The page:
Perceiving A Book By Its Cover

Good morning, gentle readers.

I do trust that your winter, where-ever this season should find you, has begun in fun and adventure. And for those of you what celebrate Yule I hope ’tis a joyous one and promises you the next year will be one of wonderful things.

While I have been, at times, serious in my tone and my content I have also attempted to keep things light and friendly. I find humour is an excellent thing to keep the conversation enjoyable and the occasional chuckle makes discussion more vibrant. Today, though, I am going to write on a topic that has been making me increasingly angry. It is a topic I have touched upon before [please reference “Around the World in 80 Minutes” from September of 2011] and I’m afraid that this time I am going to be firm.

Please keep your misperceived white-guilt political correctness out of my Steampunk. Oh, dear reader, I shall freely admit to being strongly opinionated in many things but there is a certain oft presented point that truly stokes the furnaces of my ire. There are enough gender arguments, heated discussions of the socio-political Victorian influences in Steampunk, and other poorly stated comments to truly make a person wonder, at times, just why they may ever do more than just show up in appropriate dress, sit quietly with a tea in a corner, and go home after the poetry reading without ever speaking to another. And yes, things I’ve heard uttered in sincerity such as “Steampunk is where goth discovered brown” and “Steampunk is… well, have you seen ‘Wild Wild West’?” both get my dander up but this one topic truly makes me wonder.

It is something I have heard fair frequently and tonight it began with a gentleman stating: “It’s been my experience that us whites only understand cultural appropriation and could never grasp multiculturalism. (joking.. kinda)”

I call complete and utter PC bullshit on this, pardon my language, ladies.

Much like many of the other subcultures in North America and Europe the Steampunk community is, in the majority, Caucasian. I know a handful of folk from different ethnic backgrounds but it is, indeed, a group that is primarily what is called “White” [though in all honesty I am still sometimes confused by the term “White” and muchly prefer Caucasian, thank you very much]. This is true of the goth/industrial as it was and still is of the punk subcultures. It is true of the science fiction/fantasy fen and convention goers. Strangely, though perhaps not, I also find it true of the North American anime/manga subcultures though here my experience is only truly from a handful of cities and a couple of conventions. This is likely a geographically influenced occurrence as I have no doubt that the various subcultures in Japan, for example, are primarily populated by Asians.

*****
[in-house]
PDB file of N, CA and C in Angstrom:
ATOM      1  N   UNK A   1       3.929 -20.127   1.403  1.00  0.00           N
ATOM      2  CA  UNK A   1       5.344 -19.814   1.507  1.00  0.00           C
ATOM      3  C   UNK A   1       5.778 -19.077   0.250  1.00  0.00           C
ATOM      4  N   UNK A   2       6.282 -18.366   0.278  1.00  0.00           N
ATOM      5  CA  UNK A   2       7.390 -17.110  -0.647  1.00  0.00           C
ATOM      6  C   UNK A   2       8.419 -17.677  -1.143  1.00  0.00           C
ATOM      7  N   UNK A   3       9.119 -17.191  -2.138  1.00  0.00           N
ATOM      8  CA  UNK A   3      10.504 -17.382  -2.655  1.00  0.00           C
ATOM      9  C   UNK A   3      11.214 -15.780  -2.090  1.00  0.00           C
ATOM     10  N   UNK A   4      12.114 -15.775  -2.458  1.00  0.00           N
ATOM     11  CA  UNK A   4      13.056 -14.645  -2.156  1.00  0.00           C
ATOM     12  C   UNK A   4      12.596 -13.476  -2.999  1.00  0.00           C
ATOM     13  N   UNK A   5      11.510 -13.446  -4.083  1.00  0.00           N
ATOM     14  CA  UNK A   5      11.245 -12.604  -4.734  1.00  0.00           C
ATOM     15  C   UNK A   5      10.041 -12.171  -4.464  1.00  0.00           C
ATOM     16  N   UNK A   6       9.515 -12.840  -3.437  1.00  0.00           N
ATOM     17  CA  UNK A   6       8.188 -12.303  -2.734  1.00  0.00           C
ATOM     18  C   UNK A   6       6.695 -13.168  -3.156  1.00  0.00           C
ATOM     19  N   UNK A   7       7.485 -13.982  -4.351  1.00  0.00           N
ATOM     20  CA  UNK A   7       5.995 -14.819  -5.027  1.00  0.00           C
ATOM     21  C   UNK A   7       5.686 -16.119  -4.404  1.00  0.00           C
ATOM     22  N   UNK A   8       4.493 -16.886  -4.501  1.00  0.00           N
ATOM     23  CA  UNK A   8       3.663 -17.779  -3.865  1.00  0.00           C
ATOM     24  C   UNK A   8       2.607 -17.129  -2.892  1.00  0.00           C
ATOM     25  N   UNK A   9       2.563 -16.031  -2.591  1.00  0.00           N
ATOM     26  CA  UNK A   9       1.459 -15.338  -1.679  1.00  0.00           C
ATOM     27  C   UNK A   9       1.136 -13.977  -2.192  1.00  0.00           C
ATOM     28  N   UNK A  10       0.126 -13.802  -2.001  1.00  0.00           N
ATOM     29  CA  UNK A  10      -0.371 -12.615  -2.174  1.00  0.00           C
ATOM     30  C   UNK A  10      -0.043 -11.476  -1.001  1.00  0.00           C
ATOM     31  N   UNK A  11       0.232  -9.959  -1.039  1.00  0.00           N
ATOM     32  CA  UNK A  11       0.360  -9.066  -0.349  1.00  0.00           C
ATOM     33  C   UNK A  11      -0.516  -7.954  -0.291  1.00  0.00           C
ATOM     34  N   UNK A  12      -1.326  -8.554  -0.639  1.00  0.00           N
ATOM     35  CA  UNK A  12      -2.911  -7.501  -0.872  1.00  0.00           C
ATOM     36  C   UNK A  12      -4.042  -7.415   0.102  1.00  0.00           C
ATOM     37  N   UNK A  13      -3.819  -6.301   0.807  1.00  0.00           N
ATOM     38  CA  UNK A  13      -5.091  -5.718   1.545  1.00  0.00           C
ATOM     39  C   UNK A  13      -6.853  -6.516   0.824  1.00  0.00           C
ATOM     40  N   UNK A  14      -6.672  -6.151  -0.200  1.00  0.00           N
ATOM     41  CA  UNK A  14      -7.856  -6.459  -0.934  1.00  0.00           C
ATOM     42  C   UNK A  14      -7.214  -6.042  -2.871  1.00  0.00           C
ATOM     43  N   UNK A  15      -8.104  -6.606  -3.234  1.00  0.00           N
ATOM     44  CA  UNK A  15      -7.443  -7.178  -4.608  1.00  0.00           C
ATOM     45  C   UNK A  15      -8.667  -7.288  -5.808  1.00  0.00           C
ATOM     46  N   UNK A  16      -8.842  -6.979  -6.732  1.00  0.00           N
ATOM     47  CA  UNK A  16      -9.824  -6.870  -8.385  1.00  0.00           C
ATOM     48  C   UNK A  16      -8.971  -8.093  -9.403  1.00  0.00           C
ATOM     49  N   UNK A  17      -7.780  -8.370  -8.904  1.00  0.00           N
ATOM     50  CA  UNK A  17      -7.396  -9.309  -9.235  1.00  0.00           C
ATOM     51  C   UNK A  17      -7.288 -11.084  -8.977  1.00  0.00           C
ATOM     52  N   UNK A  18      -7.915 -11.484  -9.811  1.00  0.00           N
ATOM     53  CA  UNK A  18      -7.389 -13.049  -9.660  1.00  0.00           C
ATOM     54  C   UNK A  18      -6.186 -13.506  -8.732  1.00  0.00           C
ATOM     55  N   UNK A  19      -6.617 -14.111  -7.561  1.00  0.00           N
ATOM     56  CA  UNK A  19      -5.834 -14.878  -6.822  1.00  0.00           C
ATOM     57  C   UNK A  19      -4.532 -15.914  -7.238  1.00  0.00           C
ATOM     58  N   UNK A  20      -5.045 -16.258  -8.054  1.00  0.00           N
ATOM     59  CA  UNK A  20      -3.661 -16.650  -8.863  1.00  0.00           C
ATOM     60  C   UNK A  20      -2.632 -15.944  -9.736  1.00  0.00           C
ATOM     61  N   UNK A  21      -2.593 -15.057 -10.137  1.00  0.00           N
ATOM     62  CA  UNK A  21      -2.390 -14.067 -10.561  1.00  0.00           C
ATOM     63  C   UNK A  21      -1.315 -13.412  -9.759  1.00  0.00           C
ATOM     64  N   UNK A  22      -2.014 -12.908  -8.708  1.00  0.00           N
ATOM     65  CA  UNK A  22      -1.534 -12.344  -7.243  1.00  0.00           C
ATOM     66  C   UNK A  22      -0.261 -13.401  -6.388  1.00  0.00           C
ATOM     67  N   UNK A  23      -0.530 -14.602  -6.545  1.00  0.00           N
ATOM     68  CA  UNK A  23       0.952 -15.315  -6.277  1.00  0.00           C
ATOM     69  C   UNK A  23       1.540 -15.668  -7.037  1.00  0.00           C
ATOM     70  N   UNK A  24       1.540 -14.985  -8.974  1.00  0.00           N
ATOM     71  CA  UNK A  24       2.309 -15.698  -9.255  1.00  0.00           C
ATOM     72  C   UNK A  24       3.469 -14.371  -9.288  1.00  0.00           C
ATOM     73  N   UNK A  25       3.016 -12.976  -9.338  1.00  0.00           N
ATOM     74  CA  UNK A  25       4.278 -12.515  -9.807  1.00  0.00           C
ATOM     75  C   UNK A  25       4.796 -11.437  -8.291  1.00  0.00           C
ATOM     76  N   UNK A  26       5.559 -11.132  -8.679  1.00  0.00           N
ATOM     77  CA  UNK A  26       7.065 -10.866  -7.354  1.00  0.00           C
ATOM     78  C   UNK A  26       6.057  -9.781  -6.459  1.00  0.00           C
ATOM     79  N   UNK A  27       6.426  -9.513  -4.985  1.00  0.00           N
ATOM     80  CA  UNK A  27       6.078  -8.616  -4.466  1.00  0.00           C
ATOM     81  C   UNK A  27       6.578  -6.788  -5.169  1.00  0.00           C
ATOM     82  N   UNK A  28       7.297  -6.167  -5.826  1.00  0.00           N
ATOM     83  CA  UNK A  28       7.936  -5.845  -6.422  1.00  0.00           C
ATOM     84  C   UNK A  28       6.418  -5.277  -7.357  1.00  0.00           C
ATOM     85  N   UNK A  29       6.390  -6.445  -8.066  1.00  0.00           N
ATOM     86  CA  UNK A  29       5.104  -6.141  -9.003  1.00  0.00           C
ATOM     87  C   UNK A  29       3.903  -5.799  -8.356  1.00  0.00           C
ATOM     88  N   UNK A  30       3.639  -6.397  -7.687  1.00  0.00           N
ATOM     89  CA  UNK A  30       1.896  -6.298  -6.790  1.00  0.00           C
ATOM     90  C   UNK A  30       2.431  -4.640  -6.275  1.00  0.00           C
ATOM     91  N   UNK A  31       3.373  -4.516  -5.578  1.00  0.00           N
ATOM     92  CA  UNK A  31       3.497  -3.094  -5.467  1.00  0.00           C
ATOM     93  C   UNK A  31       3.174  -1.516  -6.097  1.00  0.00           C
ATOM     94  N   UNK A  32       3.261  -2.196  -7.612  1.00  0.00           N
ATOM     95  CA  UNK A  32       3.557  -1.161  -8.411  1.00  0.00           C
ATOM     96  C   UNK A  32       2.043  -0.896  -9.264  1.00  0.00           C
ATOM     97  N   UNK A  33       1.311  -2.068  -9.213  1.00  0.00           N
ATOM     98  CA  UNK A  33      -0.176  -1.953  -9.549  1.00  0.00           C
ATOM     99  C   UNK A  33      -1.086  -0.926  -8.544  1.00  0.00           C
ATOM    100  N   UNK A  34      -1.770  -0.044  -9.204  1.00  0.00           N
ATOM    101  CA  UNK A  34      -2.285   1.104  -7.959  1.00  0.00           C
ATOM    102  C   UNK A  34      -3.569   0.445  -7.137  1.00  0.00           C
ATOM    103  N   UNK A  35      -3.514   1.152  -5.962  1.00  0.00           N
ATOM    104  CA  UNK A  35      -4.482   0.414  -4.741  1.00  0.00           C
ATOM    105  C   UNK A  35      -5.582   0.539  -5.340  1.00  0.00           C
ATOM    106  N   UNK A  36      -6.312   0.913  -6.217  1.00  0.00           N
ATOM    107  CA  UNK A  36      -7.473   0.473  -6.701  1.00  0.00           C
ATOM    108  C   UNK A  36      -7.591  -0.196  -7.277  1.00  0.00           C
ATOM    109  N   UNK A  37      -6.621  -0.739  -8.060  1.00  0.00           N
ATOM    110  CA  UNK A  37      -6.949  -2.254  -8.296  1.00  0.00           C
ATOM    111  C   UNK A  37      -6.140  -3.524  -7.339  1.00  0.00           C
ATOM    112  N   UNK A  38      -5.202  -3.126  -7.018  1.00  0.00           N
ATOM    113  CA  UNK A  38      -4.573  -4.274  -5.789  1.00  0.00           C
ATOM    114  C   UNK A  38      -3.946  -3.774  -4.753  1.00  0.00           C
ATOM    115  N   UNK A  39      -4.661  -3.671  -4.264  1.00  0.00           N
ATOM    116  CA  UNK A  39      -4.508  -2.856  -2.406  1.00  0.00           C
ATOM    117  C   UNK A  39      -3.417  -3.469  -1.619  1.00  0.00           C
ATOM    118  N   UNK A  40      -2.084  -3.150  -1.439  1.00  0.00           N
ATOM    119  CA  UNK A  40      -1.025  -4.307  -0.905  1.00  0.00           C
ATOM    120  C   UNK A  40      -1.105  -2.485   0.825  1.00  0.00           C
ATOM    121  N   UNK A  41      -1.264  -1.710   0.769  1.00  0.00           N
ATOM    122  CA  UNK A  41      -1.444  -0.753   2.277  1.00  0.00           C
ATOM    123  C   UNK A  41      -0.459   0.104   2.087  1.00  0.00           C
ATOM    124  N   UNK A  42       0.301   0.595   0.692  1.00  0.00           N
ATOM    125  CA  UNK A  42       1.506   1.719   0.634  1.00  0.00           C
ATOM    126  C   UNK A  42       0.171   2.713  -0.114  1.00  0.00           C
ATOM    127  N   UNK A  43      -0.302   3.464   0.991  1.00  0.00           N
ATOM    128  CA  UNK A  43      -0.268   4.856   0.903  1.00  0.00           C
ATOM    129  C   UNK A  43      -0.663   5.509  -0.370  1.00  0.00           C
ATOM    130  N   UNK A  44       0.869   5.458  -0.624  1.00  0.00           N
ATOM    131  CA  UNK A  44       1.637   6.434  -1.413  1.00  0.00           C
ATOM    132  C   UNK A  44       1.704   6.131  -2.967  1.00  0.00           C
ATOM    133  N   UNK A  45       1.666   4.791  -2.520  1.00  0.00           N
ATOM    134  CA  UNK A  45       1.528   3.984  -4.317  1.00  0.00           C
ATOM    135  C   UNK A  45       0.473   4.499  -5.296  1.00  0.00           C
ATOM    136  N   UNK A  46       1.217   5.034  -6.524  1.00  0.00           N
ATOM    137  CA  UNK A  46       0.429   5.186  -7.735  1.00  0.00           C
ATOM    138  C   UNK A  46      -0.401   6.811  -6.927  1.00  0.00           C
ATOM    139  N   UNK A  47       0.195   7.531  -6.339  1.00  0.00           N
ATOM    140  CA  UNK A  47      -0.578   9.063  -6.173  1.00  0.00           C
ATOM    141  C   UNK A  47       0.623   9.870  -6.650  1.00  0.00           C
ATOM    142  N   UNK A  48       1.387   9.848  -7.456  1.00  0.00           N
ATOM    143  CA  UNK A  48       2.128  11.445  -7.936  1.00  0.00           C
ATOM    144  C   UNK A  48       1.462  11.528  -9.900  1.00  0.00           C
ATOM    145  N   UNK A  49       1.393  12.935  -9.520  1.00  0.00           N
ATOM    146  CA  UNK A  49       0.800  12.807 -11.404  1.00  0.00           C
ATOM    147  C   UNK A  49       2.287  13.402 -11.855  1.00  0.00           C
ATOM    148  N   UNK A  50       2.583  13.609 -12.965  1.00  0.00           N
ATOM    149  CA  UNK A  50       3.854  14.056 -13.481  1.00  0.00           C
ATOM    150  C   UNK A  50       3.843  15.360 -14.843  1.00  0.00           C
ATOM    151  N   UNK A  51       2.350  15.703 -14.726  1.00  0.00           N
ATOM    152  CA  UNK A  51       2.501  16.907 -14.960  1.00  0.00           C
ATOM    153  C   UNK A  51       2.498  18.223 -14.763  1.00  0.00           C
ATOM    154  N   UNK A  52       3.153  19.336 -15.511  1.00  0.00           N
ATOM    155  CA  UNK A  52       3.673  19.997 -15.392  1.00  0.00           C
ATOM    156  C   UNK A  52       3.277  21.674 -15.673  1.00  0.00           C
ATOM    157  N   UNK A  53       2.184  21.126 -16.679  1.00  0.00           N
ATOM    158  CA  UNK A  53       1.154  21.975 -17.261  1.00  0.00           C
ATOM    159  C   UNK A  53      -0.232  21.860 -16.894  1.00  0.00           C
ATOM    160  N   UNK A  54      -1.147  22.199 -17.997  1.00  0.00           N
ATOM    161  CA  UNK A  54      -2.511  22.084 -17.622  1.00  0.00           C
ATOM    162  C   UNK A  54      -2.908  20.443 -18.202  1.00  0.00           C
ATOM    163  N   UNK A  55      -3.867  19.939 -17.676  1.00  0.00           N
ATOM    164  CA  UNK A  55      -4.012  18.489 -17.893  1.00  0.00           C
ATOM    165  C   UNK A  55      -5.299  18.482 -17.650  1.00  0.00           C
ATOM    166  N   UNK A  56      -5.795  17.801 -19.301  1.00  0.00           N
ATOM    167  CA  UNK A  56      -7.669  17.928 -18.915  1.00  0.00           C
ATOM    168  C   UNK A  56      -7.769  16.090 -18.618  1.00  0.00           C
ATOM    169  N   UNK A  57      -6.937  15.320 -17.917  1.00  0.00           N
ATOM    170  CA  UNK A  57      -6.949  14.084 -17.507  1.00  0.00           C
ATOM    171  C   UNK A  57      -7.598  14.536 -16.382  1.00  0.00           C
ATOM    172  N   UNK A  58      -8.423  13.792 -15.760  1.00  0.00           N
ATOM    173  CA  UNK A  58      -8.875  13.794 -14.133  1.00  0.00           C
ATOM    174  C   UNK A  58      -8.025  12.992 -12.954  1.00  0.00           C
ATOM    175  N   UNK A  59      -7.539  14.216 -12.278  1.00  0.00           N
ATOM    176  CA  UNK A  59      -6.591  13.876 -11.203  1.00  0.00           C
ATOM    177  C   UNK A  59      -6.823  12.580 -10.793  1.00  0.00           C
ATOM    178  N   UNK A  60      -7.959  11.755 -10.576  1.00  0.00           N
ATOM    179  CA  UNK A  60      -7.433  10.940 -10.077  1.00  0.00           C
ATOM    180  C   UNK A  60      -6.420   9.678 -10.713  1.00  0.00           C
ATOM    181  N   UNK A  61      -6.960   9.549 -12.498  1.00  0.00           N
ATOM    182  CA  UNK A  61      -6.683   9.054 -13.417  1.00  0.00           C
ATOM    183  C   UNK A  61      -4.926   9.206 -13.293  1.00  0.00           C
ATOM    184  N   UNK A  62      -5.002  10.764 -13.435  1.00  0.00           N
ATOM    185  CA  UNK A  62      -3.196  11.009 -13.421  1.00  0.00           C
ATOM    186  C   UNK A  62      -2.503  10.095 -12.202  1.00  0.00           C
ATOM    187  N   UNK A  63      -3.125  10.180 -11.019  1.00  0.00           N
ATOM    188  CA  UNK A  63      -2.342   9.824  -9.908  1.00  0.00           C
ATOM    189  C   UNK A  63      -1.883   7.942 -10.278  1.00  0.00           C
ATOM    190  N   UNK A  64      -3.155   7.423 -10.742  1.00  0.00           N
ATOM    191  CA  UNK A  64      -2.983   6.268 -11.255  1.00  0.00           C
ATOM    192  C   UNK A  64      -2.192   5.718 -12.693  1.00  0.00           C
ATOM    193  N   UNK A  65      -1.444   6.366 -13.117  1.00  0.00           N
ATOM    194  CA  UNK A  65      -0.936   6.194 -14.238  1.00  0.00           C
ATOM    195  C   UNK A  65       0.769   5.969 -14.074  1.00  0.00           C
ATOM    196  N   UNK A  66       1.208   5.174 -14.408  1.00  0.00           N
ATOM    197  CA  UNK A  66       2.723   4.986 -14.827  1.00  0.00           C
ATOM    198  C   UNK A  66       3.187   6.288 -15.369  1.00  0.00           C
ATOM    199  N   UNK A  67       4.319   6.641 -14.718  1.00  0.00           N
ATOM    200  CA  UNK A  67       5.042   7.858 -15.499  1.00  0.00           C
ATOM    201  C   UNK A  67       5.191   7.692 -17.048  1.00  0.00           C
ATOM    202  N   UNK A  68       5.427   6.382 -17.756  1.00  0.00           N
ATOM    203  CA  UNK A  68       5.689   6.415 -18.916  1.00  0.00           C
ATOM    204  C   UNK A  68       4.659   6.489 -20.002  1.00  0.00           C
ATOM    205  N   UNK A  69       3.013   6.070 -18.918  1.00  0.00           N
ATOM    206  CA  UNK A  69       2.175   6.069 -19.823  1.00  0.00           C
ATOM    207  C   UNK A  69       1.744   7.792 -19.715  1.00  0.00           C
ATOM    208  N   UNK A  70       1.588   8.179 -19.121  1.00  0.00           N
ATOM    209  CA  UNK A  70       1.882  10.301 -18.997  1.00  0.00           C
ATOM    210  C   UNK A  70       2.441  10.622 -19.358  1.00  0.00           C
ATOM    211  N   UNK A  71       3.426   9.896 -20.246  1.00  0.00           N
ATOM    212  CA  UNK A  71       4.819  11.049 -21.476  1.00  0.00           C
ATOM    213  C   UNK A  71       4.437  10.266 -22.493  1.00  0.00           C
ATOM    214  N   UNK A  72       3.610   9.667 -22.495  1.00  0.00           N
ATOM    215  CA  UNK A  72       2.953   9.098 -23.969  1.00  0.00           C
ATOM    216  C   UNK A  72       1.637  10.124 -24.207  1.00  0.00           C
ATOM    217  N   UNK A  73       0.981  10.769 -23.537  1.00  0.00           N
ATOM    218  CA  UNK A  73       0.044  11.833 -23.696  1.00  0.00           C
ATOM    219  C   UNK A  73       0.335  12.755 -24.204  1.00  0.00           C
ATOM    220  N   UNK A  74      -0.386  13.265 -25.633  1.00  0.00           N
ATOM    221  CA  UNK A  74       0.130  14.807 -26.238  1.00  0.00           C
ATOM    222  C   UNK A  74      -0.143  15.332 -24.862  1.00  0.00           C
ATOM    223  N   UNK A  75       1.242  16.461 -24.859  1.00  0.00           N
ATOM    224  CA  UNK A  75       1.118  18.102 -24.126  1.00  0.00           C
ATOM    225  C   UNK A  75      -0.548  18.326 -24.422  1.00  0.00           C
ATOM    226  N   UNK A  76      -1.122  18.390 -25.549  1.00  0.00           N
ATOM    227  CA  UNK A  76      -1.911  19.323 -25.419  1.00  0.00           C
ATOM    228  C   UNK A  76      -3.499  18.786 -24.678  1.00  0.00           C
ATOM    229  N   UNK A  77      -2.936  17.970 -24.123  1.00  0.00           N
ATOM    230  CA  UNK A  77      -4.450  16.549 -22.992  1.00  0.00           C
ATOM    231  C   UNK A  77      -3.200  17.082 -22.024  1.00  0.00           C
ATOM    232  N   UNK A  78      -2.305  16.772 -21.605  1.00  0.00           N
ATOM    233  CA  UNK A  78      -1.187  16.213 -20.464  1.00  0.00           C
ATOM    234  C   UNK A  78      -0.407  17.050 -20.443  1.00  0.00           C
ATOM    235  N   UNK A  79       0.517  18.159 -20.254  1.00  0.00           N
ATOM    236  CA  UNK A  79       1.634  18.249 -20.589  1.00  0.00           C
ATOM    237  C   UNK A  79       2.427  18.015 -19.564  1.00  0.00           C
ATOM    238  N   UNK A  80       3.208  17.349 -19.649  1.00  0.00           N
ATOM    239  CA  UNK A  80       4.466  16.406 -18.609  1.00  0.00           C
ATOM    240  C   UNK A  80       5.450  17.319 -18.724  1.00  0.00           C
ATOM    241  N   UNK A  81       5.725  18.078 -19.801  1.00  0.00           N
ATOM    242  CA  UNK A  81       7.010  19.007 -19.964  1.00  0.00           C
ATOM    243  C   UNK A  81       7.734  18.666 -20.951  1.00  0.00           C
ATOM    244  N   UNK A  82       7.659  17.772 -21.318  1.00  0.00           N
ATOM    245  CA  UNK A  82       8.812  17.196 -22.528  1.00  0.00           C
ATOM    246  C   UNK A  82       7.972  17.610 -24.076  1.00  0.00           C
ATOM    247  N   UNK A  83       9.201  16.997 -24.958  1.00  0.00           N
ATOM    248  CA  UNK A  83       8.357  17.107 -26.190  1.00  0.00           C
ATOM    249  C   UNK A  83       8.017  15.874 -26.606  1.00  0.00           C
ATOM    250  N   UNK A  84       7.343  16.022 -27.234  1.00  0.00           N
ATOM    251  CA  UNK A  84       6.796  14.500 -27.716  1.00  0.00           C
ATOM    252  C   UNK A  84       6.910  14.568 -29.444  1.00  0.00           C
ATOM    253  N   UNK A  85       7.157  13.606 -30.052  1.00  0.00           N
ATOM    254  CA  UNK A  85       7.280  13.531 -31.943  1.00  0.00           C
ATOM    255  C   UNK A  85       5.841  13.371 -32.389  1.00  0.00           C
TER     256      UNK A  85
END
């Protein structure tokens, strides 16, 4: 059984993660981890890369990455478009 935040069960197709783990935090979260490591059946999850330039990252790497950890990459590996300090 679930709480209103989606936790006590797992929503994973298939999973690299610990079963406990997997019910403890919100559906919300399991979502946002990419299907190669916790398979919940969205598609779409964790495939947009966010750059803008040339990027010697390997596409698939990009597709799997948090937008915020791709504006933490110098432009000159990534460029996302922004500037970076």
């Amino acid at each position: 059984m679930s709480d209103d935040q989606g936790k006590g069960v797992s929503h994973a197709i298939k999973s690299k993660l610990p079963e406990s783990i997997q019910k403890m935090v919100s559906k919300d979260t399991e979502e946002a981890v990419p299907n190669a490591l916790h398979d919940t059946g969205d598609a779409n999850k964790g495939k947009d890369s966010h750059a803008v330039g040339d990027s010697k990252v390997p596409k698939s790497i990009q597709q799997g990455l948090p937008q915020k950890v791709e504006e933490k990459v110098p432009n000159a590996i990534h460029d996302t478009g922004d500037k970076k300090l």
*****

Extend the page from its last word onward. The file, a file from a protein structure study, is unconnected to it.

So let us speak of cultural appropriation, shall we? And, as this deals with Steampunk, let us look at the Victorian era.

As has been pointed out to me by a very intelligent and learned young lady during my earlier writing there was a fascination among the Caucasians of this period with those things that belonged to other cultures. The Victorian era saw world travel and exploration as it had never been before. Dark areas on map were being explored and opened up. Adventure was available for those who could afford the time and money and it was written about to be shared with everyone who could read [or be read to]. It was a time of excitement. Archaeology was truly established during the reign of Queen Victoria and the fascination with history and past cultures was equaled by the fascination with current cultures that were not “our own.” And it was a two way street, ladies and gentlemen.

Trade flowed around the world and thus trinkets, keep-sakes, artwork, fabrics and materials danced between countries. Indian silk, Chinese fans, African carvings, Egyptian antiques, paintings of Indians [in talking with several who I count among my many friends I’ve discovered lately that most do not like the term “Native Americans” though I’ve yet to discuss the why of it] and many other interesting ‘foreign items’ poured into the heart of the British Empire through her vast trade networks. And things British flowed out.

The visiting Briton appeared often to the members of other countries as a very successful creature. He had tools of metal, clothing of strange fabrics and intricacies, amazing medicines, machines that performed astounding feats and created amazing things.

Take a few minutes and, rather than just relying on my words, do some research. Google is a good place to start though your local library is possibly better for it. Look for pictures from the Victorian era and focus on those photographed or painted in and from other countries. You will see many non-Caucasian peoples sporting top hats, waistcoats, morning coats, tailcoats and carrying walking sticks and parasols. They did this in imitation and in respect to the “powerful people of the mighty British Empire.” The thought was, and it is still true today, that to dress like a successful man was to become a successful man or to, at least, gain respect from other successful men. The British, during this period, were seen as the most successful, particularly by those who had less. The British Empire was powerful so it is not a surprise that others desired to be a part of that, to gain some of that power for themselves and to do so they imitated what they saw.

And yet by our own definition this was and is “cultural appropriation.”